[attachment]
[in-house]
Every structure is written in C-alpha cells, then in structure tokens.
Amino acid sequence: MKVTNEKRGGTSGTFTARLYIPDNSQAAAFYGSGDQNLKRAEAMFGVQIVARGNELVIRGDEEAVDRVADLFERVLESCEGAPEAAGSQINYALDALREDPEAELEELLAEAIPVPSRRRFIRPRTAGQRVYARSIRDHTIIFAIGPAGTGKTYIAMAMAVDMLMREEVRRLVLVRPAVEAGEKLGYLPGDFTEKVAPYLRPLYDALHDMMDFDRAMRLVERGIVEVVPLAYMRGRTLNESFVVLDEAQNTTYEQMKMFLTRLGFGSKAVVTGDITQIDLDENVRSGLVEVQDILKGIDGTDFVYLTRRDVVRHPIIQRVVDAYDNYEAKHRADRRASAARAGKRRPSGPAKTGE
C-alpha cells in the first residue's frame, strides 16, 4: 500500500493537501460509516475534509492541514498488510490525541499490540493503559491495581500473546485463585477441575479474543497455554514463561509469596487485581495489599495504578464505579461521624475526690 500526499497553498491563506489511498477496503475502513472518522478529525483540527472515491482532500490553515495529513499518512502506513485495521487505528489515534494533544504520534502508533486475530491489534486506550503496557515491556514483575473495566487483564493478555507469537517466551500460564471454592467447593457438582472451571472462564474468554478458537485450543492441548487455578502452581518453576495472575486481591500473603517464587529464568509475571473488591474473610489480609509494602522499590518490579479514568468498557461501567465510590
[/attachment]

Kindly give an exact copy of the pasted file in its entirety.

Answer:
[in-house]
Every structure is written in C-alpha cells, then in structure tokens.
Amino acid sequence: MKVTNEKRGGTSGTFTARLYIPDNSQAAAFYGSGDQNLKRAEAMFGVQIVARGNELVIRGDEEAVDRVADLFERVLESCEGAPEAAGSQINYALDALREDPEAELEELLAEAIPVPSRRRFIRPRTAGQRVYARSIRDHTIIFAIGPAGTGKTYIAMAMAVDMLMREEVRRLVLVRPAVEAGEKLGYLPGDFTEKVAPYLRPLYDALHDMMDFDRAMRLVERGIVEVVPLAYMRGRTLNESFVVLDEAQNTTYEQMKMFLTRLGFGSKAVVTGDITQIDLDENVRSGLVEVQDILKGIDGTDFVYLTRRDVVRHPIIQRVVDAYDNYEAKHRADRRASAARAGKRRPSGPAKTGE
C-alpha cells in the first residue's frame, strides 16, 4: 500500500493537501460509516475534509492541514498488510490525541499490540493503559491495581500473546485463585477441575479474543497455554514463561509469596487485581495489599495504578464505579461521624475526690 500526499497553498491563506489511498477496503475502513472518522478529525483540527472515491482532500490553515495529513499518512502506513485495521487505528489515534494533544504520534502508533486475530491489534486506550503496557515491556514483575473495566487483564493478555507469537517466551500460564471454592467447593457438582472451571472462564474468554478458537485450543492441548487455578502452581518453576495472575486481591500473603517464587529464568509475571473488591474473610489480609509494602522499590518490579479514568468498557461501567465510590